Availability and Promotion of Healthful Foods in Stores and Restaurants ― Guam, 2015
RESEARCH BRIEF — Volume 14 — July 13, 2017
Elizabeth A. Lundeen, PhD, MPH1; Brenna K. VanFrank, MD, MSPH1; Sandra L. Jackson, PhD, MPH2; Brittani Harmon, DrPH1; Alyssa Uncangco3; Patrick Luces3; Carrie Dooyema, MPH, MSN1; Sohyun Park, PhD1 (View author affiliations)
Suggested citation for this article: Lundeen EA, VanFrank BK, Jackson SL, Harmon B, Uncangco A, Luces P, et al. Availability and Promotion of Healthful Foods in Stores and Restaurants ― Guam, 2015. Prev Chronic Dis 2017;14:160528. DOI: http://dx.doi.org/10.5888/pcd14.160528.
Chronic disease, which is linked to unhealthy nutrition environments, is highly prevalent in Guam. The nutrition environment was assessed in 114 stores and 63 restaurants in Guam. Stores had limited availability of some healthier foods such as lean ground meat (7.5%) and 100% whole-wheat bread (11.4%), while fruits (81.0%) and vegetables (94.8%) were more commonly available; 43.7% of restaurants offered a healthy entrée or main dish salad, 4.1% provided calorie information, and 15.7% denoted healthier choices on menus. Improving the nutrition environment could help customers make healthier choices.
Guam, a US Affiliated Pacific Island, has a similarly high prevalence of self-reported obesity and chronic disease as the continental United States; 31.6% of adults have obesity, 32.0% have hypertension, and 12.0% have diagnosed diabetes (1,2). The nutrition environment — the availability, pricing, and promotion of foods in stores and restaurants — may contribute to chronic disease (3). The Guam Department of Public Health and Social Services (DPHSS) and its partners outlined chronic disease prevention strategies, including increasing fruit and vegetable intake and decreasing salt consumption (4). To guide these strategies, we conducted assessments of the nutrition environment in stores and restaurants.
A sampling frame of 607 stores and 711 restaurants was developed using business listings from the Guam DPHSS, Division of Environmental Health, Supplemental Nutrition Assistance Program, and the telephone directory. A regionally stratified, disproportionate allocation sampling method was used to randomly select 114 stores, classified as large stores (≥2 cash registers, n = 37) and small stores (1 cash register, n = 77), and 63 restaurants (43 sit-down, 20 fast-casual/fast-food). Stores were surveyed if they were open to the public, had a permanent or nonmobile structure, and sold at least 3 of 5 staple foods (milk, bread, eggs, meat or fish, or produce). Three large stores, where many residents shopped, were deliberately sampled. Restaurants were included if they met the first 2 criteria and offered 5 or more breakfast, lunch, or dinner entrées.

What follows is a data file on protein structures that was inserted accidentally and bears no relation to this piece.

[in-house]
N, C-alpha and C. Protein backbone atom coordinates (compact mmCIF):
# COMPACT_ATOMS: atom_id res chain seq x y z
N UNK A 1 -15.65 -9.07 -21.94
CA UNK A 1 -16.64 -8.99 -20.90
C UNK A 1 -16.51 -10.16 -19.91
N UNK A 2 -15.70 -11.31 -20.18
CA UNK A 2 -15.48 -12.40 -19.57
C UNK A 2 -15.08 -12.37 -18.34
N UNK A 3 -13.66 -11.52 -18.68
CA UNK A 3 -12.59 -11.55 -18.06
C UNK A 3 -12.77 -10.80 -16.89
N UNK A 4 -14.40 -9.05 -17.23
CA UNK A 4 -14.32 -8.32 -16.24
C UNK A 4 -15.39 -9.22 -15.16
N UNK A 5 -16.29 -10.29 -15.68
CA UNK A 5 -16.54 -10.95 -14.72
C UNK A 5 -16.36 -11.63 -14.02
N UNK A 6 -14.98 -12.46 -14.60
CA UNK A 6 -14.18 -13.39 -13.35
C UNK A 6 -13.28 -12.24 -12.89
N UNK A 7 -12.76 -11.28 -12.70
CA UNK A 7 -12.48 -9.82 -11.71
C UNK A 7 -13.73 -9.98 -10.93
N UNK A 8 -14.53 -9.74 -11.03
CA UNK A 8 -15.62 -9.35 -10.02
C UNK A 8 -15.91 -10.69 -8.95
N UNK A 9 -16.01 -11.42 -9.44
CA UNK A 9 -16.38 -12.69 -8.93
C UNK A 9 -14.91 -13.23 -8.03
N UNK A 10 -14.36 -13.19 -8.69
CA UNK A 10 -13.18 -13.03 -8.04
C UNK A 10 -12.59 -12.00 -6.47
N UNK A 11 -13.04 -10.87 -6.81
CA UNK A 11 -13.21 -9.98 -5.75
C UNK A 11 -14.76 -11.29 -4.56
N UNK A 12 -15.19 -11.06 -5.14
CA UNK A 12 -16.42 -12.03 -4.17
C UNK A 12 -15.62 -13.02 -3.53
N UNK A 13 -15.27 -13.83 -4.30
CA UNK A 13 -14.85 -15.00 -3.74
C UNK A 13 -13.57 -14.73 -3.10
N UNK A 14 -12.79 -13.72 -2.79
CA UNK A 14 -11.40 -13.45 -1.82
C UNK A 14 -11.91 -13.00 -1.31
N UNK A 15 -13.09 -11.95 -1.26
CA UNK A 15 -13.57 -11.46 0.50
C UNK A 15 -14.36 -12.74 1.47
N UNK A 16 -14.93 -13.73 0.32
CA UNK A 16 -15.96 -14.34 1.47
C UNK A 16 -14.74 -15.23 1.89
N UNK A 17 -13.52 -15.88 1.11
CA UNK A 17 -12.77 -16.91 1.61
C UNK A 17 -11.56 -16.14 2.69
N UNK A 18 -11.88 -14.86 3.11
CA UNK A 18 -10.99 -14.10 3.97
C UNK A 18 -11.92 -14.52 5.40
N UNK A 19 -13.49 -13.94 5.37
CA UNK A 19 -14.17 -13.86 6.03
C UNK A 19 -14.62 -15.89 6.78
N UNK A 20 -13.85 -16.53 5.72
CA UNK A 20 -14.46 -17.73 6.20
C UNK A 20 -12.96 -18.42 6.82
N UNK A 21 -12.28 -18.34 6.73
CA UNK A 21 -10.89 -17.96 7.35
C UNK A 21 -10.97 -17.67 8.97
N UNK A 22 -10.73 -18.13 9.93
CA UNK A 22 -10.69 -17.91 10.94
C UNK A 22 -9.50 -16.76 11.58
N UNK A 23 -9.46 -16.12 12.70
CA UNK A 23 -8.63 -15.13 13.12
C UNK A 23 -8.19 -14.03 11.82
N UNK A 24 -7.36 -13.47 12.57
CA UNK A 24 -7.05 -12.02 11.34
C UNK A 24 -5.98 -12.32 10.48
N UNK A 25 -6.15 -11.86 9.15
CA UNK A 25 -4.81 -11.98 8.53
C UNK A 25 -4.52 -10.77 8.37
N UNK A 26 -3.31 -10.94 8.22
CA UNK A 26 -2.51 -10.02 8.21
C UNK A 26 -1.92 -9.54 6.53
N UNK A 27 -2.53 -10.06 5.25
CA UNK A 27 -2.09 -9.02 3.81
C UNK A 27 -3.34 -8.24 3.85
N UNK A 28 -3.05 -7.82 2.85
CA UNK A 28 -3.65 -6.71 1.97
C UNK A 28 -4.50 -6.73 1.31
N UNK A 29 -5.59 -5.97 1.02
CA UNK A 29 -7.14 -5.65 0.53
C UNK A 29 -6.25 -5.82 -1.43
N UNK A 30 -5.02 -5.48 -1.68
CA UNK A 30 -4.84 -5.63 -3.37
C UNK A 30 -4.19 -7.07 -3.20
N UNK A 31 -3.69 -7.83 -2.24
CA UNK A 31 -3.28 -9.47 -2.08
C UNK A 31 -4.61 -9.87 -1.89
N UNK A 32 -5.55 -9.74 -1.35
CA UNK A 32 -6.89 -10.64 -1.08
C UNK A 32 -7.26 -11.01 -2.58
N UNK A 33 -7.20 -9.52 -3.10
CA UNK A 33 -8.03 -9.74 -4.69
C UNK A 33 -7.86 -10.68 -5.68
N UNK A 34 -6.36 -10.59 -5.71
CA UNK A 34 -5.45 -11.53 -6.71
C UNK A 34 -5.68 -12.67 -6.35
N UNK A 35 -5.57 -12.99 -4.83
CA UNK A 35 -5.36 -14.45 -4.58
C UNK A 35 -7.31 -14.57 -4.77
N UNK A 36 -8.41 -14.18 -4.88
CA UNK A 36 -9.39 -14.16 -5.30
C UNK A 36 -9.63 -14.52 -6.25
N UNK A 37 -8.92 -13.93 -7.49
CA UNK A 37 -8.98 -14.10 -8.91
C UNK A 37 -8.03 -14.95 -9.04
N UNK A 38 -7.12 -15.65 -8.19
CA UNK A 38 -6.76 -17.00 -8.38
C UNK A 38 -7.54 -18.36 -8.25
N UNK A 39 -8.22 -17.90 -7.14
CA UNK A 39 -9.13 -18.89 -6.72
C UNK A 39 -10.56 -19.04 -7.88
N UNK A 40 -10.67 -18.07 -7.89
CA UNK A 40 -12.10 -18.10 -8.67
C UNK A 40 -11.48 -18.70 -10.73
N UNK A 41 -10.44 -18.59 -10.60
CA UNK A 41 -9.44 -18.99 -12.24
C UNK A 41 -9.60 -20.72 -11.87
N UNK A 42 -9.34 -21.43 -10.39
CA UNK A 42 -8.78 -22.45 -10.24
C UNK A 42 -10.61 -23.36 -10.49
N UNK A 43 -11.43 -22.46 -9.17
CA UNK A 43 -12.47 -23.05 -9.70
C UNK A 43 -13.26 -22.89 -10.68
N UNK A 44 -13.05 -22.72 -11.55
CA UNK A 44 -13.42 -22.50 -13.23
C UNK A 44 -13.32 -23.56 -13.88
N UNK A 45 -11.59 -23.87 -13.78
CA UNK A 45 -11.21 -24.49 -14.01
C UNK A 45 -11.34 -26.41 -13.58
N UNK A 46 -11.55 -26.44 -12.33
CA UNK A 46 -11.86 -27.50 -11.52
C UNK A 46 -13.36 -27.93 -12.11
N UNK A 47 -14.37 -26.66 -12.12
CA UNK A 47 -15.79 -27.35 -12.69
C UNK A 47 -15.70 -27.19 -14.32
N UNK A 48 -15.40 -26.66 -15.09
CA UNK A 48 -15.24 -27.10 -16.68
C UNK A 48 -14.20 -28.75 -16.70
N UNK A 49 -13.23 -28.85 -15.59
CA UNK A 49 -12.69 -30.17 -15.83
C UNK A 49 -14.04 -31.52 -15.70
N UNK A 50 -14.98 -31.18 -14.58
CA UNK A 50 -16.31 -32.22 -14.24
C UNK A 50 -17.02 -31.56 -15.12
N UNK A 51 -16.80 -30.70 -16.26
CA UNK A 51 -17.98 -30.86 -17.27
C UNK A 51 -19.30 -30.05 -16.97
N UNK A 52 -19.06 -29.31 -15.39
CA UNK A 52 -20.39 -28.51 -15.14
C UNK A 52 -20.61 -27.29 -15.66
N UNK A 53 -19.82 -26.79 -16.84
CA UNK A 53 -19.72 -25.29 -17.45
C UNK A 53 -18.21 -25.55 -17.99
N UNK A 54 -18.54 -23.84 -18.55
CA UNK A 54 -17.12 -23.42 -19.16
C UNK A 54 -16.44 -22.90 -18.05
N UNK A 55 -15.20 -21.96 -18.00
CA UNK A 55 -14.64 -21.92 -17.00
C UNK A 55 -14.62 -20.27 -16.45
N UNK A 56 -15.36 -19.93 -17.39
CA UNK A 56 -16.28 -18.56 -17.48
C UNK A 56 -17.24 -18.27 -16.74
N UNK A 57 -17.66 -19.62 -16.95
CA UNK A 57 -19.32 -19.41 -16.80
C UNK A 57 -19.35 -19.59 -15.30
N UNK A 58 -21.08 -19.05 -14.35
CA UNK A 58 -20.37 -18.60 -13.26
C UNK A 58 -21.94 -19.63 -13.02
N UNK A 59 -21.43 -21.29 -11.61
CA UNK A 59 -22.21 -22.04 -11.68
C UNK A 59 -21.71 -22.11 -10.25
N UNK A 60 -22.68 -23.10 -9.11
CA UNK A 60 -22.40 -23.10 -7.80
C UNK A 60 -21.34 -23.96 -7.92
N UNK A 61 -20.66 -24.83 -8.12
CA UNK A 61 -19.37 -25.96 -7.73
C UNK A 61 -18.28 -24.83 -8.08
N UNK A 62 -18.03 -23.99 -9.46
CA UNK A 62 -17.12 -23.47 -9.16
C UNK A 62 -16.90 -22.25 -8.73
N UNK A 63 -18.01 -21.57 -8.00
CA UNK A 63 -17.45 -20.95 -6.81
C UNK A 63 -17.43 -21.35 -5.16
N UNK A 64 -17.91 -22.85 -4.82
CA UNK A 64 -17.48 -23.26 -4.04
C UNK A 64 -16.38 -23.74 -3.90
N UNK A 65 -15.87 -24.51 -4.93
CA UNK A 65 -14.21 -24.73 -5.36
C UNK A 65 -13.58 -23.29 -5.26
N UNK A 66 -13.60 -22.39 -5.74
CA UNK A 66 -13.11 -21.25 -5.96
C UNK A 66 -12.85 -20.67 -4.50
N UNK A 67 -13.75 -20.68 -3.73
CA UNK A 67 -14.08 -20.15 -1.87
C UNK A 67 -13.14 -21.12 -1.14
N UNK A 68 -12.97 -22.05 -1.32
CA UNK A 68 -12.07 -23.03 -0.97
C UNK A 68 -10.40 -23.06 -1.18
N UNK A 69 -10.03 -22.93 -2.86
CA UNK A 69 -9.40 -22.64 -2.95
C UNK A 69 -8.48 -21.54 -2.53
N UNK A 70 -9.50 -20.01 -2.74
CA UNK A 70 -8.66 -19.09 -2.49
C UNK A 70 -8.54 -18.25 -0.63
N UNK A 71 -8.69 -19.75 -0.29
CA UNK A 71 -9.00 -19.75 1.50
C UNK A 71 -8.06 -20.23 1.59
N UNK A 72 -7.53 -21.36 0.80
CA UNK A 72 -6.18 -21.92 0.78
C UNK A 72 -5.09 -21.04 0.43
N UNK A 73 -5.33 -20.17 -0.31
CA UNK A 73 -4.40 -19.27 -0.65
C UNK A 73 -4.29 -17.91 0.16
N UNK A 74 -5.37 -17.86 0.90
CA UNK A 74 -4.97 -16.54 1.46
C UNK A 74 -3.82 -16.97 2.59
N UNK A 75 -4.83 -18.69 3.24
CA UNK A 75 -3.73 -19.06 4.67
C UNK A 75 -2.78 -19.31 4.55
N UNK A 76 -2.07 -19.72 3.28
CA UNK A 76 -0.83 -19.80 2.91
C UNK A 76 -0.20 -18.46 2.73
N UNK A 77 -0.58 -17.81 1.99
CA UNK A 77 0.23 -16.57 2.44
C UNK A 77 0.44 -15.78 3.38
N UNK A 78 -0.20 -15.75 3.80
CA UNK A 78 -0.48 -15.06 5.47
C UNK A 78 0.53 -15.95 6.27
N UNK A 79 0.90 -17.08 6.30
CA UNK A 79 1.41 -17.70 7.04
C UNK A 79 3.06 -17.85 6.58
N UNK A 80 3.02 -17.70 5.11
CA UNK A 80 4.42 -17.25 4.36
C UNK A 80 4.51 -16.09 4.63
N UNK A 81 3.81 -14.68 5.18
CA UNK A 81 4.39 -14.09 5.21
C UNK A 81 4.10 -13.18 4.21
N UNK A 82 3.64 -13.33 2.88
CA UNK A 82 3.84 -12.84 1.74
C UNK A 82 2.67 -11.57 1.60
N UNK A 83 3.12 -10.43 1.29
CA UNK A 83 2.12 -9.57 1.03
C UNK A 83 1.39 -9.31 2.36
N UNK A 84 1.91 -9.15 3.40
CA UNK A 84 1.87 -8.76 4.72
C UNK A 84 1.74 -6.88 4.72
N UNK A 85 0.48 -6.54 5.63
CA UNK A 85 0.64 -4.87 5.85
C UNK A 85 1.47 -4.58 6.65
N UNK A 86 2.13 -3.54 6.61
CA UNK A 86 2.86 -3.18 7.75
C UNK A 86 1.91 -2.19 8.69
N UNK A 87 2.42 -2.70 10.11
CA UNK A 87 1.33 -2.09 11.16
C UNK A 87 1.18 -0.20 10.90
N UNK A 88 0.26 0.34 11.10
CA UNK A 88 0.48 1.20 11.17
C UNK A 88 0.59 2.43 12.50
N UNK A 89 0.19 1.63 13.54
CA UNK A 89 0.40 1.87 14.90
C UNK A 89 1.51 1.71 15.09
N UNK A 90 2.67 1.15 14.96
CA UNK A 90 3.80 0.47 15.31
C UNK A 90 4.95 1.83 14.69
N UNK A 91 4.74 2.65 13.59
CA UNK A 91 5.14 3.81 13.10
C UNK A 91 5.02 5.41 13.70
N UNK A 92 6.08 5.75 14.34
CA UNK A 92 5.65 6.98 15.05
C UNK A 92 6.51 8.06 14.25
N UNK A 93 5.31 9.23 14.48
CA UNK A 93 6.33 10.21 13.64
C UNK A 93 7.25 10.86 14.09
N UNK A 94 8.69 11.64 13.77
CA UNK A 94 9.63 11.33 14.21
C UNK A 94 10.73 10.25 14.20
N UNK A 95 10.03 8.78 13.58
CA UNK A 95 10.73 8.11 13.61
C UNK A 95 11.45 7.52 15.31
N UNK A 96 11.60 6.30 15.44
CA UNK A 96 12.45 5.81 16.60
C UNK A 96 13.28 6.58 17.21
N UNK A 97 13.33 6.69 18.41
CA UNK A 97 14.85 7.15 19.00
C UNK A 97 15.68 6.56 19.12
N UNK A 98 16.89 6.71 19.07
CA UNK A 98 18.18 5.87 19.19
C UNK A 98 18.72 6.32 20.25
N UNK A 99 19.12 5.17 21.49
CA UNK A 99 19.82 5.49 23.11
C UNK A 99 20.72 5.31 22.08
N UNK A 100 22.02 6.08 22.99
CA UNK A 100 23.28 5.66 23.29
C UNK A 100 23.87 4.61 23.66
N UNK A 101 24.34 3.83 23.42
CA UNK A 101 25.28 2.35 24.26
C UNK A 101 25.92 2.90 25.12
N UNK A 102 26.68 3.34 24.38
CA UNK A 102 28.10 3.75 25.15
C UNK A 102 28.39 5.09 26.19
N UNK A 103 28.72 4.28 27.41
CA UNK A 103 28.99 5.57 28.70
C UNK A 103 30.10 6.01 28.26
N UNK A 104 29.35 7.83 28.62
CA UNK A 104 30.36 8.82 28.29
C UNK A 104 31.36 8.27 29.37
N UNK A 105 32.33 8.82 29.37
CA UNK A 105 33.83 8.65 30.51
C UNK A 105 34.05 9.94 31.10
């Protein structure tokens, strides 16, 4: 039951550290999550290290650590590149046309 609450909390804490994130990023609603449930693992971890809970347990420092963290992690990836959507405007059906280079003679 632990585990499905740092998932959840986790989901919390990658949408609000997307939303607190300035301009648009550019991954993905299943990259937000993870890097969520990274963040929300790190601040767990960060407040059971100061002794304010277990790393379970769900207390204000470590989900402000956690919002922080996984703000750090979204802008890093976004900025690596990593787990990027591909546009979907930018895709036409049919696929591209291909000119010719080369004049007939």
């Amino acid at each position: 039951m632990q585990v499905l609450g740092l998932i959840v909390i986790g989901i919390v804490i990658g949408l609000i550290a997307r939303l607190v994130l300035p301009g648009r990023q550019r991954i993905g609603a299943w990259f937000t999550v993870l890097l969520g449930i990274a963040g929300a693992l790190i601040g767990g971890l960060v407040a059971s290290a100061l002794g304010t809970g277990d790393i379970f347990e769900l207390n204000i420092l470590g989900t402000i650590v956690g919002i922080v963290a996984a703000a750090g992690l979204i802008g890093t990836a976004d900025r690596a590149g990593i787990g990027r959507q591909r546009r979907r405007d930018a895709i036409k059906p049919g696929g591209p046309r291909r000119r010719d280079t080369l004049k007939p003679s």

The Nutrition Environment Measures Survey (NEMS) is a validated assessment tool for stores (NEMS–S) (5) and restaurants (NEMS–R) (6). Being a US territory, Guam has food options in restaurants and stores that are similar to those in the continental United States. Additionally, NEMS was further adapted for Guam through a literature review on local dietary patterns (7,8), consultation with local dietitians, and field testing of the survey tools. In September 2015, surveyors used NEMS to assess food options through on-site observations and menu reviews. In stores, NEMS defined healthier options as fruits and vegetables, reduced-fat milk, low-calorie beverages, whole grains, lean meats, and reduced-fat condiments or snacks. Because many stores lacked visible prices, a few commonly available staple foods were preselected for pricing. Within-store price comparisons were made between healthier items and their regular counterparts: reduced-fat (≤2%) milk versus whole milk and brown rice versus white rice. Price comparisons were made between large and small stores for 4 healthier items: bananas, cabbage, reduced-fat milk, and brown rice. In restaurants, healthy dishes were defined based on calorie and fat content or menu icons denoting healthy items. Within-restaurant price comparisons were made for the least expensive healthy entrées and sides versus the least expensive less-healthy entrées and sides. We used χ2 tests to examine differences in availability and t tests for pricing comparisons (significant at P < .05). Analyses were weighted to account for survey design.
Stores had limited availability for several healthier items like 100% whole-wheat bread (11.4%), whole-grain cereal with less than 7 g of sugar per serving (25.4%), lean ground meat with 10% or less fat (7.5%), and 1% fat/skim milk (20.6%) (Table 1). Availability was greater for other items like fruits (81.0%) and vegetables (94.8%), including fresh fruits (65.3%) and fresh vegetables (62.8%). Among stores that sold fresh fruits and vegetables, variety was somewhat limited; 46.9% sold more than 2 varieties of fresh fruits, and 57.9% sold more than 2 varieties of fresh vegetables. For the majority of healthier foods, availability was greater in large stores than in small stores. There was no difference in the average price of reduced-fat milk ($5.94 per 0.5 gallon) versus whole milk ($5.98 per 0.5 gallon), or brown rice ($6.35 per 5 lb) versus white rice ($6.46 per 5 lb). Small stores had significantly higher prices than large stores for bananas ($1.82 vs $1.44 for 1 lb), reduced-fat milk ($6.06 vs $5.76 for 0.5 gallon), and brown rice ($6.78 vs $6.01 for 5 lb). Stores more commonly promoted less-healthy eating (57.1%) than healthy eating (10.7%) through store signage.